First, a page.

Surrealism and the Dream
8 October 2013 to 12 January 2014
<exchanging gazes> 7: The Rhythm of the Earth. 17th century Dutch and 19thcentury American Landscape Painting
New Display of the Collections
From 24 September 2013 to 6 January 2014
William Trost Richards first established his reputation as a painter of wooded landscapes in the style of his early teacher Paul Weber. By 1858 he began a study of Pre-Raphaelitism, at first probably on his own and subsequently in conjunction with a group of painters in New York City who had begun to follow the work of the English Pre-Raphaelite movement and the writings of John Ruskin. In 1863 the Association for the Advancement of Truth in Art was formed, which included Richards as a member. They met as a group only a few times, but the movement was sustained by the publication of their journal New Path (published May 1863 to December 1865). Its most enduring legacy, however, was the pictures they produced, which gave visual form to Ruskin's insistence on "truth to nature" in their near-photographic accuracy and topographical correctness. Critical responses to Richards's work in this vein were mixed; initially they found the minute accuracy impressive, but over time they began to question a literalness that bordered on imitative.
In the 1870s the coast and the sea became his new themes. Seascape with Distant Lighthouse, Atlantic City, New Jersey is an early manifestation of this love of the ocean. The similarity in conception and painterly touch between this work and James Hamilton's contemporaneous Beach at Atlantic City (Private Collection) suggest that they may have sketched together along the Jersey shore, and underscores the enduring importance for Richards of the art traditions of his native Philadelphia. Around this time also he began to experiment with other techniques, especially watercolour, and joined the American Watercolor Society in 1874. Work in this medium may have encouraged his observation of the fleeting effects of light on the water, and the breaking waves, and thus led to a loosening of his stroke. In this canvas, for example, a range of brushwork is evident, from the carefully finished passages in the open water to the more painterly treatment of the cresting waves.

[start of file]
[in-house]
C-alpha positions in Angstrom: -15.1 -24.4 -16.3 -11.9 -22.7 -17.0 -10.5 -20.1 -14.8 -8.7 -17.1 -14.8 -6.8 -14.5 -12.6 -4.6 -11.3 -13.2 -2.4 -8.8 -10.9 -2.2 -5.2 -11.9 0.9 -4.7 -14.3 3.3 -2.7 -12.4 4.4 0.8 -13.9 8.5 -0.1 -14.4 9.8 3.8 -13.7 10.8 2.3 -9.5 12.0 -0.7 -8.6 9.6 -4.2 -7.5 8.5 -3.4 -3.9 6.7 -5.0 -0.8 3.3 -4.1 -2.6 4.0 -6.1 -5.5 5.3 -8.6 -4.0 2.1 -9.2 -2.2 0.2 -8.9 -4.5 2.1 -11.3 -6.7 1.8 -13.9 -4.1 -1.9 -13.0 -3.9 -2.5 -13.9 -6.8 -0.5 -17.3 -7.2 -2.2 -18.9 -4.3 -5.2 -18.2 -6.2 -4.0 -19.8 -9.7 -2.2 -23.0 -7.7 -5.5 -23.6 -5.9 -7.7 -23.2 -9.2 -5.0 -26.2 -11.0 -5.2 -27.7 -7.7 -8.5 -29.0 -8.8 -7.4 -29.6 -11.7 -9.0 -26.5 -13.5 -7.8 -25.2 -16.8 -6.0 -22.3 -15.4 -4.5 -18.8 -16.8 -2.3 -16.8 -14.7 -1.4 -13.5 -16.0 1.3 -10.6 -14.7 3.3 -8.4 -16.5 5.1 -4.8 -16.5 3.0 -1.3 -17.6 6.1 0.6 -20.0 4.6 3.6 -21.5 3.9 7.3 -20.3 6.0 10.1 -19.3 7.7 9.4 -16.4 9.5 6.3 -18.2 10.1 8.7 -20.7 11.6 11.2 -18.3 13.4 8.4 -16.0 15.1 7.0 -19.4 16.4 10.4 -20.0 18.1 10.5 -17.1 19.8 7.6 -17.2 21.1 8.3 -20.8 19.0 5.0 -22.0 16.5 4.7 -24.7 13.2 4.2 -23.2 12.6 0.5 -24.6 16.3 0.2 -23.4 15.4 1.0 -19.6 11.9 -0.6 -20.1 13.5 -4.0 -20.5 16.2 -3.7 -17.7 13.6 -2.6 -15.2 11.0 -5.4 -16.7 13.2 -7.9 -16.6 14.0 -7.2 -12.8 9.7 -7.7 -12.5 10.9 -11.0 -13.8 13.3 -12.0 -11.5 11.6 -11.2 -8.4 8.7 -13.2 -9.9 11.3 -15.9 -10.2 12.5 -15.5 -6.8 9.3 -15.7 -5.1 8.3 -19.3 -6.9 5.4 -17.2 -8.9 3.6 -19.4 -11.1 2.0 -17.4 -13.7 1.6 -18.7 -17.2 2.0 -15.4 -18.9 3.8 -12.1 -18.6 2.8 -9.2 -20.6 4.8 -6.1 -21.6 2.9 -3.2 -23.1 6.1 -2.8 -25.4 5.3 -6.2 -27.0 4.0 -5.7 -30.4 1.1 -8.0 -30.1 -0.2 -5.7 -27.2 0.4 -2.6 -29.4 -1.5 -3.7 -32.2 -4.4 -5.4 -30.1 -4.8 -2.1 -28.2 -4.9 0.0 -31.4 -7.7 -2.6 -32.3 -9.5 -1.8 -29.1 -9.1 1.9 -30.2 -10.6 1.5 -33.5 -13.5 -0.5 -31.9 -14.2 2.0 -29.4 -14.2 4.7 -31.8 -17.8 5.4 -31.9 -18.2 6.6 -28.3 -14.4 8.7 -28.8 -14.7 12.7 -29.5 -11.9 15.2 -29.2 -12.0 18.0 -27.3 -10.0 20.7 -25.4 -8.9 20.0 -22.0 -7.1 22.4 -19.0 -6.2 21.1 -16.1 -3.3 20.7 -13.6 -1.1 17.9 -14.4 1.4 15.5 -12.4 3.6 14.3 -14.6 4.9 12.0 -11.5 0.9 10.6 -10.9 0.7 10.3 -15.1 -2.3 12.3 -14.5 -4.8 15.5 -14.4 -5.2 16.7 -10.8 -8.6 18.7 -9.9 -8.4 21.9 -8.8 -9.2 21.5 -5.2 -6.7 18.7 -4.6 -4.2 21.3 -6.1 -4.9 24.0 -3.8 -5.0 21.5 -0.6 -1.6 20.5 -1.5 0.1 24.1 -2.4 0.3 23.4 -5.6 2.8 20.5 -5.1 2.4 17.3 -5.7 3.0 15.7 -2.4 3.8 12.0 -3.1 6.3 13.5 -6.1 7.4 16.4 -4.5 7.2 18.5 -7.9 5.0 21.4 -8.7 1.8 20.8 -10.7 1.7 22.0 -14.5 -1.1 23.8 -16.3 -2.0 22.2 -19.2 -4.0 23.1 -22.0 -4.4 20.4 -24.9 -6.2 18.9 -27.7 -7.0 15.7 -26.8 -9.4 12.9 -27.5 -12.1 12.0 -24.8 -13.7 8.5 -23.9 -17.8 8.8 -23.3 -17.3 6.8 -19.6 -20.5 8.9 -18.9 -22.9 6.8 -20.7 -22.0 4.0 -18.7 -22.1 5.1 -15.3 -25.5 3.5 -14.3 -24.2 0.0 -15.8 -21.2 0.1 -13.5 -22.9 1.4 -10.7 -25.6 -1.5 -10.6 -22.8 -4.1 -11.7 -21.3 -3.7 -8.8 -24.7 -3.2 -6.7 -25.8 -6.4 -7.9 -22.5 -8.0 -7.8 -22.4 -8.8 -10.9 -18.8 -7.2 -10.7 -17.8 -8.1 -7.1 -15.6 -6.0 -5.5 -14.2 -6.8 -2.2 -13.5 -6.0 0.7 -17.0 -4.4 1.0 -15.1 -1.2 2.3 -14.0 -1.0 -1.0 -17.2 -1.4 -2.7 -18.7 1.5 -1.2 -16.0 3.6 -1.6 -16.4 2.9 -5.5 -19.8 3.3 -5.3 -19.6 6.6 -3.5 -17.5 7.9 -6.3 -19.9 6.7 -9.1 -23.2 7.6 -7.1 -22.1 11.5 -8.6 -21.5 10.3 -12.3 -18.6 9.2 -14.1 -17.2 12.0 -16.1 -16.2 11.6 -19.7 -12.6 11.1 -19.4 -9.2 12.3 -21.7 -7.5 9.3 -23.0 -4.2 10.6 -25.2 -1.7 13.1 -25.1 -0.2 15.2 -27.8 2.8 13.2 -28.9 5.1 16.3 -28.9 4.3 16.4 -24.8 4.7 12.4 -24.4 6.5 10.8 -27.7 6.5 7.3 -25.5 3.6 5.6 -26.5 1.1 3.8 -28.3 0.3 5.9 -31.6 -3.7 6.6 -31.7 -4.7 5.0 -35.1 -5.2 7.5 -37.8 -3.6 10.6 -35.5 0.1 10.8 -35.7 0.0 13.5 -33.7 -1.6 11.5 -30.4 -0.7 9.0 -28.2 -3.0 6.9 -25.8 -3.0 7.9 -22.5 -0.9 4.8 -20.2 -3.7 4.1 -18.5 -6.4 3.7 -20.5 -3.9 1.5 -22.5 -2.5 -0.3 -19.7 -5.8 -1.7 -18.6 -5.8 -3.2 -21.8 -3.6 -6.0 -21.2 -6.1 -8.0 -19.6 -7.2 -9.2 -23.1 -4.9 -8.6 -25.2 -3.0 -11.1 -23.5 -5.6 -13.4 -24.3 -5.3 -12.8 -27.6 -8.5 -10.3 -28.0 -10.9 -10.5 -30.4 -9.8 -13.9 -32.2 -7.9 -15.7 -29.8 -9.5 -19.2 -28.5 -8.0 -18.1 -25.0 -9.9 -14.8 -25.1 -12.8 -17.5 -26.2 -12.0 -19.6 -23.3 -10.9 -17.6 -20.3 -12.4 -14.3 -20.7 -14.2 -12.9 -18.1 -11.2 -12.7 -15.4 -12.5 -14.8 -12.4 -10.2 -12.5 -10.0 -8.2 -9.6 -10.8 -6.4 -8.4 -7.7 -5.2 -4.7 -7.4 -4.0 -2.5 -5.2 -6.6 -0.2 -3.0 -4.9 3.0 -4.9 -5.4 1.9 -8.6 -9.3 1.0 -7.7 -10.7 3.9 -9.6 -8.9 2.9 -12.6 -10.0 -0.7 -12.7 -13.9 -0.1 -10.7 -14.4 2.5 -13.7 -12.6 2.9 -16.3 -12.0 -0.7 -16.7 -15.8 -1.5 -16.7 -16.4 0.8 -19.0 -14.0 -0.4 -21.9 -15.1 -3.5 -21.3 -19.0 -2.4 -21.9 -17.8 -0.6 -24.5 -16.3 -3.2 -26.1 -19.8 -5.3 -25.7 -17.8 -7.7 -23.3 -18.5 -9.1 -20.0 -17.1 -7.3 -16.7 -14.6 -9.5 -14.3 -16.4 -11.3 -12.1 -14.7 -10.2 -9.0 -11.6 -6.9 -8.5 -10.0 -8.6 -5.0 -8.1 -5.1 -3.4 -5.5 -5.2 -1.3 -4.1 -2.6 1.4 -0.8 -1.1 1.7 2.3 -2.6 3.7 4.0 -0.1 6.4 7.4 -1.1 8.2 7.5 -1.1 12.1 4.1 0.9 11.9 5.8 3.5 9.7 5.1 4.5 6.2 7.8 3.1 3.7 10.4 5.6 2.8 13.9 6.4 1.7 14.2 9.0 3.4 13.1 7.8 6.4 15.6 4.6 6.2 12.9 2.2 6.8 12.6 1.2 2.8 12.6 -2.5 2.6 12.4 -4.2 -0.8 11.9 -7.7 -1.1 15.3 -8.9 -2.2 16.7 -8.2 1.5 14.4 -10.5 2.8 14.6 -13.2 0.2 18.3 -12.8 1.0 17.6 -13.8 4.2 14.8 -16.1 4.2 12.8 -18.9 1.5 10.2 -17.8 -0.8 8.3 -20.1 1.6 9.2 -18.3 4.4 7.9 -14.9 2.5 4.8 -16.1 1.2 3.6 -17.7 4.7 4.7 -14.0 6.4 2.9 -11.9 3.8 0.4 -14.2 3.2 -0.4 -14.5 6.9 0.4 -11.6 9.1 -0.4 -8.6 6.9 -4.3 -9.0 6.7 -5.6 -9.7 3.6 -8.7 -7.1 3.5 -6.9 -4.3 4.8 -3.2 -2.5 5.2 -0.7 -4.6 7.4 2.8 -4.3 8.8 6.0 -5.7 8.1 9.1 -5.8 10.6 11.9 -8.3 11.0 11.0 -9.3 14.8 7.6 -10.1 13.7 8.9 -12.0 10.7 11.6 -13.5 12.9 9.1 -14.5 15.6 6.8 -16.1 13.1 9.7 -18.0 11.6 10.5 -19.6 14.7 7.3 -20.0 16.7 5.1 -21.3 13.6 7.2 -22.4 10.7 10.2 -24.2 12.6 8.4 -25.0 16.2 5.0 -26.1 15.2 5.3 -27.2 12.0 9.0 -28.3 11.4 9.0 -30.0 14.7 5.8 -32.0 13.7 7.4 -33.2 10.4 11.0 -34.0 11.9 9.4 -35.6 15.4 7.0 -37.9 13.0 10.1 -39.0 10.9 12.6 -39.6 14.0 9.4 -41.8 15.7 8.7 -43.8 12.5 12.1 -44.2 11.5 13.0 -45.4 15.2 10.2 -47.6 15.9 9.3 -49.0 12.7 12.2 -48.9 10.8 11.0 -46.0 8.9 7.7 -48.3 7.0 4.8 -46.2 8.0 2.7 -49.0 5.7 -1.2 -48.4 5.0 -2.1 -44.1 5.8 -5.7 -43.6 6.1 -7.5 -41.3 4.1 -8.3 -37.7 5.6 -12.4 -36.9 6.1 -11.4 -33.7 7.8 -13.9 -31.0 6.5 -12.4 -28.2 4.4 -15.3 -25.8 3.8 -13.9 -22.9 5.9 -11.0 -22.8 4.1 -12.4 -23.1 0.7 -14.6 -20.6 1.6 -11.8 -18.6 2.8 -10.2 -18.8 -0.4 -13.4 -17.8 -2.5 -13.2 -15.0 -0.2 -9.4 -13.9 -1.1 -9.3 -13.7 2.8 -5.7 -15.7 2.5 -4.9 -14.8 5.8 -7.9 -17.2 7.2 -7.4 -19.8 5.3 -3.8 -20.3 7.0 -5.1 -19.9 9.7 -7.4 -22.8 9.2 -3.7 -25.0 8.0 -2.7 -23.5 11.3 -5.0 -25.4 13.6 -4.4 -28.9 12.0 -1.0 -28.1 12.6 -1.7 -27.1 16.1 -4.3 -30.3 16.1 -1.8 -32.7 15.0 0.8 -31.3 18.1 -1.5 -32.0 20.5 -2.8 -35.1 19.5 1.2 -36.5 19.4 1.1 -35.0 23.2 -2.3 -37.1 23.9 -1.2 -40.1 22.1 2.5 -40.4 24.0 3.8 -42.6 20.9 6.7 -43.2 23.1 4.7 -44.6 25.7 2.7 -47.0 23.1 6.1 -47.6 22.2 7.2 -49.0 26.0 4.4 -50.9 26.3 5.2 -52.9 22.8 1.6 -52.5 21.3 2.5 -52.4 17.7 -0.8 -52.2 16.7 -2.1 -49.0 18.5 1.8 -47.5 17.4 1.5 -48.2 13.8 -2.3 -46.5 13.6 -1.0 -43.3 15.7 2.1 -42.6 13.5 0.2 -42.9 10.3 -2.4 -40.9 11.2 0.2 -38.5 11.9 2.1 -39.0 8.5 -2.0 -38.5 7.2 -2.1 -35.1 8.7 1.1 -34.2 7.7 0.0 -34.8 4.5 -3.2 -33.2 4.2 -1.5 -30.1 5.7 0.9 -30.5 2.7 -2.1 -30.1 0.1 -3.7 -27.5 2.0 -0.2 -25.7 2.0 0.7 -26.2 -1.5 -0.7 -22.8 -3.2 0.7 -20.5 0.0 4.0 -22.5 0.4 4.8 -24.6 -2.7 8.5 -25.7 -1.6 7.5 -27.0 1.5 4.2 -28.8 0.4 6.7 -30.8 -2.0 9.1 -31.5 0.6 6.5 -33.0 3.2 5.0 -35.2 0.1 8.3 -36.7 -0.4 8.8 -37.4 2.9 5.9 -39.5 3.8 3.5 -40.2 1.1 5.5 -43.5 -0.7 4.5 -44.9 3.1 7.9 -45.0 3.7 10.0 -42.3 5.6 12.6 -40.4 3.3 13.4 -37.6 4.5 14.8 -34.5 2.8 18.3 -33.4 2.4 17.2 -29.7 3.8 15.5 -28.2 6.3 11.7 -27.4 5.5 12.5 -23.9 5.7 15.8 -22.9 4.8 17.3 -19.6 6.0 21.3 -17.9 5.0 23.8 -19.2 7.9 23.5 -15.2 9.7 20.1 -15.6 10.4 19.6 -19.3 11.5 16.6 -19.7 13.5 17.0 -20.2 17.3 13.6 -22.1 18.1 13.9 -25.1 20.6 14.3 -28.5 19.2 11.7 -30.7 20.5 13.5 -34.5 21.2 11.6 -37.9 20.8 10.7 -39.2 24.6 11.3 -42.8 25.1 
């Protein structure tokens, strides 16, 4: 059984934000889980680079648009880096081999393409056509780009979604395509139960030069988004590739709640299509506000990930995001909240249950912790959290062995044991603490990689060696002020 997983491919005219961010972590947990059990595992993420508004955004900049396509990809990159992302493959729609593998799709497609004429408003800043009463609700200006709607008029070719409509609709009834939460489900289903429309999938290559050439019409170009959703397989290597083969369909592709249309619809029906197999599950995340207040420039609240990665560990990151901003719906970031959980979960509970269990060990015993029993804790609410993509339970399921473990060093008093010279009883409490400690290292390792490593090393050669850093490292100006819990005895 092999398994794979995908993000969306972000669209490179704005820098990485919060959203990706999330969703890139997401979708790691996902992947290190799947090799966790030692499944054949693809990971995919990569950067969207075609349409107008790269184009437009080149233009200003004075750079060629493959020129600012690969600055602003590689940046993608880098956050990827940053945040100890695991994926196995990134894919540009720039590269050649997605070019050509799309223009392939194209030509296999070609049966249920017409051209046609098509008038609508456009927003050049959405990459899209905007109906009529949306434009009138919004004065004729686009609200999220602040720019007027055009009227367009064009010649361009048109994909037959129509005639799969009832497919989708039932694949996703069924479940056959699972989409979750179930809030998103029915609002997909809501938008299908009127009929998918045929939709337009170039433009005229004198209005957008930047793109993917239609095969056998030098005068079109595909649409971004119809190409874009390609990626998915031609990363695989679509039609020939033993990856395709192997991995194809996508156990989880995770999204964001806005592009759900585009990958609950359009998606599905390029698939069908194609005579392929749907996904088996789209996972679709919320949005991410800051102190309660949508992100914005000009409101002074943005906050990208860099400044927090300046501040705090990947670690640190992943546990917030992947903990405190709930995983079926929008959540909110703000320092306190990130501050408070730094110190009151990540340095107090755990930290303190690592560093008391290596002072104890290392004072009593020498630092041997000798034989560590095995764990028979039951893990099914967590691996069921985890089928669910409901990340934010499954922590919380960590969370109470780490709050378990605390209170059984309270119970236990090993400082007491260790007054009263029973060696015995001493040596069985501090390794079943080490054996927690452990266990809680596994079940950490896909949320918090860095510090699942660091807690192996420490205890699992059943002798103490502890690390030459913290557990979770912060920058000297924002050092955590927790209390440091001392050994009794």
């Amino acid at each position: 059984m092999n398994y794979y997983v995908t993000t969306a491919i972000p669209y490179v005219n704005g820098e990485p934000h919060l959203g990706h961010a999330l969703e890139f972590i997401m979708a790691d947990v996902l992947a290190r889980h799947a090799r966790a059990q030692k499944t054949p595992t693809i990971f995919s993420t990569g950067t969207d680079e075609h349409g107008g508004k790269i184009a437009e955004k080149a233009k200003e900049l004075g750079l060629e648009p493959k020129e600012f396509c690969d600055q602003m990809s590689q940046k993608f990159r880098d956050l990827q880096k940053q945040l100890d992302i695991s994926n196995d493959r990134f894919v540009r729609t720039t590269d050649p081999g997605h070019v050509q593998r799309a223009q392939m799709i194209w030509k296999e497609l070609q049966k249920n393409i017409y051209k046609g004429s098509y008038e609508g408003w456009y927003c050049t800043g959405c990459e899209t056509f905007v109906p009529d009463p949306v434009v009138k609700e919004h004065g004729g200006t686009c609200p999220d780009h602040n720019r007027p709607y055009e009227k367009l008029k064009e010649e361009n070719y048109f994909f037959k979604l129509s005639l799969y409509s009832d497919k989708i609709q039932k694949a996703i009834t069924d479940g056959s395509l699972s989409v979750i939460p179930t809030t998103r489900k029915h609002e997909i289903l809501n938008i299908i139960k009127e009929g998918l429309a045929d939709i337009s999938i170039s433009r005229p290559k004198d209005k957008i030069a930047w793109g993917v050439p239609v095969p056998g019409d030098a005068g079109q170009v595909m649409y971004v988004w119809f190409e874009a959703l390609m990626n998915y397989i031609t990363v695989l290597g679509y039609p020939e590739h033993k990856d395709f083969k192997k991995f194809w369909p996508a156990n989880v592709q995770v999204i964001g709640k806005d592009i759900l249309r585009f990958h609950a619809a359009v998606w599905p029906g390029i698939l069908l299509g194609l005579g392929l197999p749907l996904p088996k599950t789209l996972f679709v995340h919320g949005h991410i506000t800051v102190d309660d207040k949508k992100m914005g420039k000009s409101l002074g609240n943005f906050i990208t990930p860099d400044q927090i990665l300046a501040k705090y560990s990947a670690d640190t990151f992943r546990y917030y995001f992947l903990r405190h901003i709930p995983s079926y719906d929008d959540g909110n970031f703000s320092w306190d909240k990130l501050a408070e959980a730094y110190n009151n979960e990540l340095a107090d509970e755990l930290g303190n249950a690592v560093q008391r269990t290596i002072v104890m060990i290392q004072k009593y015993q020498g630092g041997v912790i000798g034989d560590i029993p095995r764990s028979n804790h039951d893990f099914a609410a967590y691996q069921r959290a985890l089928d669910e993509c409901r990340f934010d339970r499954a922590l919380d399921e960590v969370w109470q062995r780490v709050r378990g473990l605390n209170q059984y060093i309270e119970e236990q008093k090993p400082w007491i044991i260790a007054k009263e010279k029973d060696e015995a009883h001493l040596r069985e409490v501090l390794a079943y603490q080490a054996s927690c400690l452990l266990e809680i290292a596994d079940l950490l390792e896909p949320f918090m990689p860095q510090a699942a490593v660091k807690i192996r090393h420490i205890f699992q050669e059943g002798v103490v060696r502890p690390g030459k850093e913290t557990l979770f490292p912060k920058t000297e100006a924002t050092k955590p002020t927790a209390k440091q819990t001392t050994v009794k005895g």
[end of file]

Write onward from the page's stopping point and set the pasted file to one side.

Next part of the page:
Seascape with Distant Lighthouse is organised around tautly drawn and measured underpinnings. All of the seascape elements -the horizon line, the frothy wave at the sand's edge, and lines of breaking waves further off shore- seem to converge upon a single vanishing point at the left, marked by the lighthouse. This deliberate linear arrangement focuses the viewer's attention on the distant form which can be identified as Absecon Light still standing in Atlantic City. Its distinctive red and white bands were painted in 1872, the year before the picture, in order to increase its effectiveness as a day-mark. The structure is of some historic importance, built in 1854 in what was then a lonely seacoast village called by the Indian name Absegame and one of the popular lights along the Eastern seaboard.
The marines Richards first began to paint in earnest in the 1870s preoccupied him for the remainder of his career. A trip to Great Britain from 1878 to 1880 afforded the opportunity to tour its changing coastline from England and the west of Ireland to the Channel Islands, where the scenery was recorded for future works. By 1881 he had returned to the United States and begun construction of Graycliff, his new house in Newport, Rhode Island. He could then observe from the windows of his own home the sea in its ever-changing moods: his unfailing source of artistic inspiration.
Katherine E. Manthorne